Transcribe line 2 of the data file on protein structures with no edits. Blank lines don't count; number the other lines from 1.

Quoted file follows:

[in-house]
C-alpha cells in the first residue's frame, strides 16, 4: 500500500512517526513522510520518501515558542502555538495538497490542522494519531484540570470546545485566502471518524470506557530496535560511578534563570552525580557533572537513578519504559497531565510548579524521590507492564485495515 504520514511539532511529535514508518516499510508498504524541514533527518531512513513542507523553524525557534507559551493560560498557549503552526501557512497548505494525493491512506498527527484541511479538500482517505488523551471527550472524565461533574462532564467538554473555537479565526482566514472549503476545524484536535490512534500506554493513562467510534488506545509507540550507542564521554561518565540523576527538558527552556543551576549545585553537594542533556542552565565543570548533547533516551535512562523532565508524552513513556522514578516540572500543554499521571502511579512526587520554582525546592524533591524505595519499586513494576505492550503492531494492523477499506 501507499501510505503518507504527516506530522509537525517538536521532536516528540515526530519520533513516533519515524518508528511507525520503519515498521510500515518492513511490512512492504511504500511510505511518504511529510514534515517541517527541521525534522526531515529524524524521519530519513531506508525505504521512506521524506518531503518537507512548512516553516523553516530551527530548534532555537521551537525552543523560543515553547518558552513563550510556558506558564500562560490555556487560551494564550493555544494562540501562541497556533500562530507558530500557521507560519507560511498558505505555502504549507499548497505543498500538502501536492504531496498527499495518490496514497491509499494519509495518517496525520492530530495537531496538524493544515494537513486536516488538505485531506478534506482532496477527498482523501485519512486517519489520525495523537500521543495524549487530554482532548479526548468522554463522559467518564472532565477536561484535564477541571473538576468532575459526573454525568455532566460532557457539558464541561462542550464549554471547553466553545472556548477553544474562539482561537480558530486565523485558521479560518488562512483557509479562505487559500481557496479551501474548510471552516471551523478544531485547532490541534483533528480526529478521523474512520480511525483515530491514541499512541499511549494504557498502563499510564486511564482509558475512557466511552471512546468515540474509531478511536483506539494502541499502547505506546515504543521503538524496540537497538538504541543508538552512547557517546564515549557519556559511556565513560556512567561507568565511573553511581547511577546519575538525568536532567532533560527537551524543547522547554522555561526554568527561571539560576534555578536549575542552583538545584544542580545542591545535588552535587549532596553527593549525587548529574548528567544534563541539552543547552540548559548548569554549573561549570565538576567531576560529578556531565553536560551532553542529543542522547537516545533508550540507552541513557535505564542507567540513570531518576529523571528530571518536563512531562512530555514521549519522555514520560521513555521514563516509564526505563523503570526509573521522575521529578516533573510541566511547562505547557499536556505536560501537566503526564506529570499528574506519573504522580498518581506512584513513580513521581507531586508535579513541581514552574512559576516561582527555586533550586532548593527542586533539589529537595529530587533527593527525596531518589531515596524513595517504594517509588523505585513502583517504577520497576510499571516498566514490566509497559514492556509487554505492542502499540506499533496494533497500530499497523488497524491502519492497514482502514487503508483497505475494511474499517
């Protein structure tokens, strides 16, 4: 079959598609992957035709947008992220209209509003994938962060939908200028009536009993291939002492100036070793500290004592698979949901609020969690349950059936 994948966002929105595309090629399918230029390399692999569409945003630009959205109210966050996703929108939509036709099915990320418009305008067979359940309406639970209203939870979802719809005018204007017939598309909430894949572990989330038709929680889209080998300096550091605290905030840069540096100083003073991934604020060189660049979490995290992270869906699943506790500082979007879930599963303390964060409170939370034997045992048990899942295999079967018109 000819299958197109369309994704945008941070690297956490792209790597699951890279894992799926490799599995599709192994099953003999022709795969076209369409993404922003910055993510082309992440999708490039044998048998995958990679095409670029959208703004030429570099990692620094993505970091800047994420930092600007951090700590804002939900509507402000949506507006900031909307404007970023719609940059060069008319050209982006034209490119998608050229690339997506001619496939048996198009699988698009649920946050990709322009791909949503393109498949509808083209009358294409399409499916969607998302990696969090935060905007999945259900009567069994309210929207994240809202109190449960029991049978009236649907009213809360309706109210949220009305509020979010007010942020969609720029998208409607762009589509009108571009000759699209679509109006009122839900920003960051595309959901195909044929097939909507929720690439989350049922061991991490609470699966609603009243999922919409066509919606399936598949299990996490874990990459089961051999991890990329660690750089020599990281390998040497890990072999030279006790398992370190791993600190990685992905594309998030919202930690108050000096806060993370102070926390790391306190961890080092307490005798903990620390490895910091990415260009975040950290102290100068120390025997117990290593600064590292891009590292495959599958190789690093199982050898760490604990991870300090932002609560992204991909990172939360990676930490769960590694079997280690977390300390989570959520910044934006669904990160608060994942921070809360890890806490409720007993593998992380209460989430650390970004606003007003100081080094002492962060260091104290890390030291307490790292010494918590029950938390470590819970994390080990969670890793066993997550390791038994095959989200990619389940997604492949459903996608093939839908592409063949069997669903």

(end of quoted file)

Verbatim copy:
C-alpha cells in the first residue's frame, strides 16, 4: 500500500512517526513522510520518501515558542502555538495538497490542522494519531484540570470546545485566502471518524470506557530496535560511578534563570552525580557533572537513578519504559497531565510548579524521590507492564485495515 504520514511539532511529535514508518516499510508498504524541514533527518531512513513542507523553524525557534507559551493560560498557549503552526501557512497548505494525493491512506498527527484541511479538500482517505488523551471527550472524565461533574462532564467538554473555537479565526482566514472549503476545524484536535490512534500506554493513562467510534488506545509507540550507542564521554561518565540523576527538558527552556543551576549545585553537594542533556542552565565543570548533547533516551535512562523532565508524552513513556522514578516540572500543554499521571502511579512526587520554582525546592524533591524505595519499586513494576505492550503492531494492523477499506 501507499501510505503518507504527516506530522509537525517538536521532536516528540515526530519520533513516533519515524518508528511507525520503519515498521510500515518492513511490512512492504511504500511510505511518504511529510514534515517541517527541521525534522526531515529524524524521519530519513531506508525505504521512506521524506518531503518537507512548512516553516523553516530551527530548534532555537521551537525552543523560543515553547518558552513563550510556558506558564500562560490555556487560551494564550493555544494562540501562541497556533500562530507558530500557521507560519507560511498558505505555502504549507499548497505543498500538502501536492504531496498527499495518490496514497491509499494519509495518517496525520492530530495537531496538524493544515494537513486536516488538505485531506478534506482532496477527498482523501485519512486517519489520525495523537500521543495524549487530554482532548479526548468522554463522559467518564472532565477536561484535564477541571473538576468532575459526573454525568455532566460532557457539558464541561462542550464549554471547553466553545472556548477553544474562539482561537480558530486565523485558521479560518488562512483557509479562505487559500481557496479551501474548510471552516471551523478544531485547532490541534483533528480526529478521523474512520480511525483515530491514541499512541499511549494504557498502563499510564486511564482509558475512557466511552471512546468515540474509531478511536483506539494502541499502547505506546515504543521503538524496540537497538538504541543508538552512547557517546564515549557519556559511556565513560556512567561507568565511573553511581547511577546519575538525568536532567532533560527537551524543547522547554522555561526554568527561571539560576534555578536549575542552583538545584544542580545542591545535588552535587549532596553527593549525587548529574548528567544534563541539552543547552540548559548548569554549573561549570565538576567531576560529578556531565553536560551532553542529543542522547537516545533508550540507552541513557535505564542507567540513570531518576529523571528530571518536563512531562512530555514521549519522555514520560521513555521514563516509564526505563523503570526509573521522575521529578516533573510541566511547562505547557499536556505536560501537566503526564506529570499528574506519573504522580498518581506512584513513580513521581507531586508535579513541581514552574512559576516561582527555586533550586532548593527542586533539589529537595529530587533527593527525596531518589531515596524513595517504594517509588523505585513502583517504577520497576510499571516498566514490566509497559514492556509487554505492542502499540506499533496494533497500530499497523488497524491502519492497514482502514487503508483497505475494511474499517